Author’s Note: Well, I found another 4th Season episode, Manbeast, with a truncated ending that demanded a WHN. I mentioned this was annoying me to a friend and she said I should write it. So for my January sub pen dues here’s my take on writing a tag for this episode. Diane
By Diane Kachmar
Nelson looked down at his sleeping Captain and smiled. Lee probably wouldn’t
like what was on the clipboard Nelson held in his hand, but Crane would sign it.
If Lee wanted his release from
It was much too close this time. This latest incident only strengthened Nelson’s resolve to finally start a program with his trained lab personnel to clear them for classified research. Braddock’s failed experiment would be the last that used Lee Crane and his highest level security status as a test subject.
The test subject in question twitched and shifted in the rack. Lee may have been saved by the Institute antidote and recovered from what the atmosphere had done to his metabolism, but Crane wasn’t leaving here until he woke up on his own. His mandated observation period had ended several hours ago, but Harry had requested Will do what he wanted. It had not taken that much persuading. Nelson smiled again. He had a good crew.
Lee had been through a lot in the last three days, not the least the matter of three dives that should have been avoided; if Harry had only been here. That was another test protocol that would change. Nelson had not wasted any time getting the wheels turning.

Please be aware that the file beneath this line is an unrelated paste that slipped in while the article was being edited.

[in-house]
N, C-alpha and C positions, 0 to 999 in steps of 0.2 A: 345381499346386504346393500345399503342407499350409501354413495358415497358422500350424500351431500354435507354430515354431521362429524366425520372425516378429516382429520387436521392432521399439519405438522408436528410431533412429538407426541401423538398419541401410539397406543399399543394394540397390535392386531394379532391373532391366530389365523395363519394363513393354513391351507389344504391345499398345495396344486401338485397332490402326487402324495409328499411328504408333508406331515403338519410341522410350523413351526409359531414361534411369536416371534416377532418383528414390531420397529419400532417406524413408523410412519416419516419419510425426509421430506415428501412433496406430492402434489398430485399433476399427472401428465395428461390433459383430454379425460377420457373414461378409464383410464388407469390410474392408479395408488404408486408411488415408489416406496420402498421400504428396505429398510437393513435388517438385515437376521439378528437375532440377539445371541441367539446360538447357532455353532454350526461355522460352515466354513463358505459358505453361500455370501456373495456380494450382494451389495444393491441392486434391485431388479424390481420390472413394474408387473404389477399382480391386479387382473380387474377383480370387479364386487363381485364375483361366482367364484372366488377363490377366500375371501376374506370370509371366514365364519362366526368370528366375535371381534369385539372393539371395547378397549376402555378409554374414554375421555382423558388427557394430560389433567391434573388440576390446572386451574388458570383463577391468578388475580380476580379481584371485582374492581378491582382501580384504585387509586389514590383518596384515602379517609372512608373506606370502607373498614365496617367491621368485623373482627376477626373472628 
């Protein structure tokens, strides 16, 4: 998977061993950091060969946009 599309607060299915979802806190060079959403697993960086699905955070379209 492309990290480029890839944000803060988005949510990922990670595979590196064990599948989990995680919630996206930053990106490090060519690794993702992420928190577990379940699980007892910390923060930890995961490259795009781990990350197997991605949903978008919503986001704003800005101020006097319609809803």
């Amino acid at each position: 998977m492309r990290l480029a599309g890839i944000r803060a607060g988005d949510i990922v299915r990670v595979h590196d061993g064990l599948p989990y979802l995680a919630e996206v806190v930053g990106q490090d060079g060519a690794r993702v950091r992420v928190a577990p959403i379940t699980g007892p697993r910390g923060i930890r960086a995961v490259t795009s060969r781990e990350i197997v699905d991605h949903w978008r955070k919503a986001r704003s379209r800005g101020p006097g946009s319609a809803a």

The Admiral slid quietly into the chair Jamieson had left, for him and Chip to share, beside the rack. Harry closed his eyes, still feeling drained from the frantic race to recover Crane after his third metamorphosis and escape, sedate him and administer the antidote at depth before it was too late. Their ride back up in the diving bell was still fresh in his mind.
“Whoa, son,” Harriman Nelson grabbed Lee Crane by the shoulders to prevent him from sitting up any further. “You’ve got way too many chemicals in your bloodstream to be doing any moving around. You lie there, until we make sure the nitrogen is completely neutralized.”
Lee relaxed back against the wall of the diving bell. “What’s our depth now?” he asked, with more coherence than Nelson had a right to expect, considering what his Captain had been through the last 24 hours. The bends was the last thing either one of them needed right now.
“We have to stay at this stop a while longer. Why don’t you stop fighting the tranqs and sleep through our decompression?”
Lee looked over at him, his eyes once again reflecting the gratitude Harry had seen after the antidote purged Braddock’s atmosphere from his body. “I think they’ve worn off,” Lee admitted.